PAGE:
What California wildlife tells us about ‘Godzilla’ El Niño – November 10, 2015



While California communities await the worst, El Niño is already taking a toll on local wildlife

Screen Shot 2015-11-15 at Nov 15, 2015 2.29

As West Coast communities brace for what many are calling “Godzilla” El Niño, scientists are looking beneath the waves to learn more about the upcoming storm season. And if this year’s wildlife anomalies are any indication, this El Niño could be the strongest in decades. In this America Tonight excerpt, Joie Chen looks at what could be the strongest El Niño on record.


This Cheat Sheet Will Make You Win Every Climate Argument —By James West

“I don’t see what all those environmentalists are worried about,” sneers your Great Uncle Joe. “Carbon dioxide is harmless, and great for plants!”

Okay. Take a deep breath. If you’re not careful, comments like this can result in dinner-table screaming matches. Luckily, we have a secret weapon: A flowchart that will help you calmly slay even the most outlandish and annoying of climate-denying arguments:

Climate argument flowchart

Alice Bows-Larkin: Climate change is happening. Here’s how we adapt – Filmed June 2015 at TEDGlobalLondon

Imagine the hottest day you’ve ever experienced. Now imagine it’s six, 10 or 12 degrees hotter. According to climate researcher Alice Bows-Larkin, that’s the type of future in store for us if we don’t significantly cut our greenhouse gas emissions now. She suggests that it’s time we do things differently—a whole system change, in fact—and seriously consider trading economic growth for climate stability.

The Battle for the Weather Channel Is Over, and the Weather Nerds Won – By Eric Holthaus SEPT. 10 2015 4:26 PM

For years now, there’s been a storm brewing at the Weather Channel.

The forecast for the Weather Channel is increasingly sunny. Here, David Clark, president of the Weather Company's TV division. Photo by Frederick M. Brown/Getty Images

The forecast for the Weather Channel is increasingly sunny. Here, David Clark, president of the Weather Company’s TV division.
Photo by Frederick M. Brown/Getty Images

Its viewers, a fair percentage of whom we can safely stereotype as bored Baby Boomers on vacation in Branson, Missouri, now greatly skew away from the key 18-49 demographic. In recent years, the network has tried to staunch the bleeding by launching a series of “weather-adjacent” reality shows. Diehard viewers revolted, and so did television providers. Since last year, the Weather Channel has been dropped by both DirecTV and Verizon FiOS—both citing the decline of live weather programming in their decisions—and Dish Network may be next. The Weather Channel responded with a harsh war of words, yet continued to air footage of hippos swimming.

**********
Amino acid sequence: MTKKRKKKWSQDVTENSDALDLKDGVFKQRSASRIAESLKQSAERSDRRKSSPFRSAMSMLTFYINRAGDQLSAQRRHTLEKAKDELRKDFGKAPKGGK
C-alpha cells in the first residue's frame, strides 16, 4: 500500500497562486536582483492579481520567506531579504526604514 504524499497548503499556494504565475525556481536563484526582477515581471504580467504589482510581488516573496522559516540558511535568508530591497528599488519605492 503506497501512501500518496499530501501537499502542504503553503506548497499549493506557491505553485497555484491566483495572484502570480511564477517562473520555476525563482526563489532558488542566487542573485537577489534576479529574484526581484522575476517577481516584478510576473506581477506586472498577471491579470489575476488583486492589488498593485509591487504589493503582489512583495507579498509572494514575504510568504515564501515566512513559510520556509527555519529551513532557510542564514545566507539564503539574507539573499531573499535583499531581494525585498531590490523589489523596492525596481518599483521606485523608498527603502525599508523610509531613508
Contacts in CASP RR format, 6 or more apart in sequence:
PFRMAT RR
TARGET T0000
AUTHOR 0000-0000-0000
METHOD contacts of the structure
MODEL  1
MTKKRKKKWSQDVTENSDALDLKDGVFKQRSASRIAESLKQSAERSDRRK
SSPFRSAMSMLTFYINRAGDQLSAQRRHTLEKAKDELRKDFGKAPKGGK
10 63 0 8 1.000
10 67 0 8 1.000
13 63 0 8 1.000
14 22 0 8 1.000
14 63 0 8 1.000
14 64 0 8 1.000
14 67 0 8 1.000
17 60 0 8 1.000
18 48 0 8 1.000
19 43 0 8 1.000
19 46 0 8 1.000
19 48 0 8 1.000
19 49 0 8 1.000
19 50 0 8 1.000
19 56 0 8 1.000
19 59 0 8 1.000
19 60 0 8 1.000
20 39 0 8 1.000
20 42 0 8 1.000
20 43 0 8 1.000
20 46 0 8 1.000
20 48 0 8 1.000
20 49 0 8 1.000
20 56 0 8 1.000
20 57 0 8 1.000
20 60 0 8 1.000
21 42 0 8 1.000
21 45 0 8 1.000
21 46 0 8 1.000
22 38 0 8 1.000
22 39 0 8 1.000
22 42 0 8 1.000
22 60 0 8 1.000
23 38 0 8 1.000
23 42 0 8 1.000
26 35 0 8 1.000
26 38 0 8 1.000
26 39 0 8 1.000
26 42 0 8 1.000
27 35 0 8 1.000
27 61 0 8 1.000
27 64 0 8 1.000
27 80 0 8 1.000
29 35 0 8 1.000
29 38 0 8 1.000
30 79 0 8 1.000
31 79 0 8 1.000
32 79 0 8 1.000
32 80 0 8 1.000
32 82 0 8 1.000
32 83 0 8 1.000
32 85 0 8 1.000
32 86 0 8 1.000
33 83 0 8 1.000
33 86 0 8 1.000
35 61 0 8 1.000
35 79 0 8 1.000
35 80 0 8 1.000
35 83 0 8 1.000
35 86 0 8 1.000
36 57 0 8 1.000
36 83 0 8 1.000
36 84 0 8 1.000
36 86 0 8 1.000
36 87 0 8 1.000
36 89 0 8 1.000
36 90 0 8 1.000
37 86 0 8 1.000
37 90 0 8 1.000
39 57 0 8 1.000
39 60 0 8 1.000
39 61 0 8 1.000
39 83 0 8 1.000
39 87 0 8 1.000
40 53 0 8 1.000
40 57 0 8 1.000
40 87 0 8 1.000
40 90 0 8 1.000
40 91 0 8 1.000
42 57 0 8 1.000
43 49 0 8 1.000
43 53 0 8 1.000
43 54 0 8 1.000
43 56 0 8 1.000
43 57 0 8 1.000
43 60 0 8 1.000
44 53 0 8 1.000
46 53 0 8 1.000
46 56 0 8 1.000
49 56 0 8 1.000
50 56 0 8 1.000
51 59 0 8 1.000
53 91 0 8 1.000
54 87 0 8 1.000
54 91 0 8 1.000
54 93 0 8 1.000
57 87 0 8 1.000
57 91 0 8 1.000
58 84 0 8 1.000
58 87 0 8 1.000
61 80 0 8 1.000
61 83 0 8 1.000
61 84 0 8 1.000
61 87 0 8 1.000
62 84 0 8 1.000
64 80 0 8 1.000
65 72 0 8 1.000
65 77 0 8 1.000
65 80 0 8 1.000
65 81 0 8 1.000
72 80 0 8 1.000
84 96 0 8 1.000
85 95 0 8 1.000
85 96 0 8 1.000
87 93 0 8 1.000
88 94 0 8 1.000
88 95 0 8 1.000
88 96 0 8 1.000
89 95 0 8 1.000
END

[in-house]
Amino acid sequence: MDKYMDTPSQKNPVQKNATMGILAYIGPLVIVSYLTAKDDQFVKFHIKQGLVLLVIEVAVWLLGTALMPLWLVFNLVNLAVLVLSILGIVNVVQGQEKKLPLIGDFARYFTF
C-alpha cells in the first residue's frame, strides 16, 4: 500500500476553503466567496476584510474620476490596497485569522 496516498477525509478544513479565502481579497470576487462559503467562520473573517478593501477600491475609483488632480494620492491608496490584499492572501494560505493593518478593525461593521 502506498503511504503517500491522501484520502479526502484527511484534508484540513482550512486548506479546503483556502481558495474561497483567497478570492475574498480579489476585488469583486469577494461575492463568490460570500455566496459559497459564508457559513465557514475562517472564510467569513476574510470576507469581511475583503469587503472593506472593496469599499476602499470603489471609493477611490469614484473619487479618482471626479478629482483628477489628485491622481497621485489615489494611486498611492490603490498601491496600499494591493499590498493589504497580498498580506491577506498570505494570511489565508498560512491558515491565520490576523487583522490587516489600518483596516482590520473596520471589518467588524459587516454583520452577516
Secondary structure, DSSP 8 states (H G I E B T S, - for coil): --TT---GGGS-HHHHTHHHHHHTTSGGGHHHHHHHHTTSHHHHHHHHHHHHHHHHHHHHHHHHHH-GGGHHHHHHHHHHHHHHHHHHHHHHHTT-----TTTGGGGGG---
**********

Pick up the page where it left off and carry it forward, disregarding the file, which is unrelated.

More than a year ago, in my very first article for Slate, I spoke with the Weather Company’s CEO, David Kenny, about this troubling trend. At the time, he told me he thought people reacted so strongly to the network’s experiment with reality programming because they “feel like they have part ownership of the Weather Channel. They grew up with it.” Now, Weather Channel executives seem to have finally given in: The weather nerds have emerged victorious.

In a series of sweeping changes on Wednesday, the network has decided to phase out “original nonweather entertainment programming”, commit to changing roles for high-profile weather anchors Sam Champion and Al Roker, and will now feature more frequent on-air deep dives into the science behind the weather.

This week’s announcement means that, with surprising rapidity, the Weather Channel has morphed from aspiring reality-show juggernautback to its scientific roots: all weather, all the time. On a day-to-day basis, the restructuring means shows like Fat Guys in the Woods are getting the ax, and the just-launched, science-heavy new primetime show Weather Underground will become a model for future programming.

As more and more millennials cut the cord and opt out of cable service, the landscape of television is quickly changing. The days of 600-plus channel bundles appear to be numbered, and the economics of the enterprise are fundamentally changing. With this week’s news that Apple has finally created an Internet-native, on-demand TV box it’s not ashamed of, it’s an open question as to how long legacy cable networks can thrive.

At the top of that heap is the Weather Channel. The network and its holding company are for sale, with industry analysts saying its owners may be forced to split the TV channel from the rest of the business—mostly because no one seems to want it. Weather.com—that bastion of clickbait—seems to be the crown jewel, as well as smaller divisions of the company that specialize in, among other things, mining huge amounts of weather data for trends in retail consumer behavior. Kenny admitted as much in an interview with CNN this week: “we’re now a technology company that owns a TV channel, not a TV company.”

With billions of dollars of economic activity hinging on small-scale weather fluctuations every day, and with climate change throwing an extra wrench into the system, analytics and general meteorological nerdery appears to be the 21st century profit center the Weather Company has its sights set on. If a newly geeky Weather Channel can help inspire a new generation of scientists, all the better.


On The Line: Robert Eshelman Discusses This Year’s Record-Breaking Temperatures – Vice News Published on Sep 7, 2015

On Thursday at 12pm EDT VICE News environment editor Robert Eshelman (https://twitter.com/RobertSEshelman) joins On The Line to discuss this year’s record-breaking temperatures, as well as the Obama administration’s response to climate change.